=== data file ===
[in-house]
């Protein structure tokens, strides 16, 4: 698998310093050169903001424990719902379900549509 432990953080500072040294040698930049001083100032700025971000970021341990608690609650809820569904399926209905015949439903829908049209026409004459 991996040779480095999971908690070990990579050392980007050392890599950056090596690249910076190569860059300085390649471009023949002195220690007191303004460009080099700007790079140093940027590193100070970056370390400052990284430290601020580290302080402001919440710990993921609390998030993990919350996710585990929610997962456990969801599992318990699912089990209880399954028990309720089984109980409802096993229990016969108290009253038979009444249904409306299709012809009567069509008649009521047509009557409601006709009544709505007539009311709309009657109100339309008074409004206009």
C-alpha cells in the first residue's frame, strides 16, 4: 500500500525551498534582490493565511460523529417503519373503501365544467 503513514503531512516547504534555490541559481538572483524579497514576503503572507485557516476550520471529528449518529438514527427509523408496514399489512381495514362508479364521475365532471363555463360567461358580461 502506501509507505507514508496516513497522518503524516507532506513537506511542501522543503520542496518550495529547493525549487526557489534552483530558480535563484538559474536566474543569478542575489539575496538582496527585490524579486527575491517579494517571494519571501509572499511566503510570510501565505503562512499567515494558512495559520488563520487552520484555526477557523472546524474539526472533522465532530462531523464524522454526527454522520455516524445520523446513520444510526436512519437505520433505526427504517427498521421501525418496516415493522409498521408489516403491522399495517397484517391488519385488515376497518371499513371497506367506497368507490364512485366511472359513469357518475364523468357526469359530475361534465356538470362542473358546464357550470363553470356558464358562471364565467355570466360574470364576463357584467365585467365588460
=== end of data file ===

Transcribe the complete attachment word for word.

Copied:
[in-house]
């Protein structure tokens, strides 16, 4: 698998310093050169903001424990719902379900549509 432990953080500072040294040698930049001083100032700025971000970021341990608690609650809820569904399926209905015949439903829908049209026409004459 991996040779480095999971908690070990990579050392980007050392890599950056090596690249910076190569860059300085390649471009023949002195220690007191303004460009080099700007790079140093940027590193100070970056370390400052990284430290601020580290302080402001919440710990993921609390998030993990919350996710585990929610997962456990969801599992318990699912089990209880399954028990309720089984109980409802096993229990016969108290009253038979009444249904409306299709012809009567069509008649009521047509009557409601006709009544709505007539009311709309009657109100339309008074409004206009």
C-alpha cells in the first residue's frame, strides 16, 4: 500500500525551498534582490493565511460523529417503519373503501365544467 503513514503531512516547504534555490541559481538572483524579497514576503503572507485557516476550520471529528449518529438514527427509523408496514399489512381495514362508479364521475365532471363555463360567461358580461 502506501509507505507514508496516513497522518503524516507532506513537506511542501522543503520542496518550495529547493525549487526557489534552483530558480535563484538559474536566474543569478542575489539575496538582496527585490524579486527575491517579494517571494519571501509572499511566503510570510501565505503562512499567515494558512495559520488563520487552520484555526477557523472546524474539526472533522465532530462531523464524522454526527454522520455516524445520523446513520444510526436512519437505520433505526427504517427498521421501525418496516415493522409498521408489516403491522399495517397484517391488519385488515376497518371499513371497506367506497368507490364512485366511472359513469357518475364523468357526469359530475361534465356538470362542473358546464357550470363553470356558464358562471364565467355570466360574470364576463357584467365585467365588460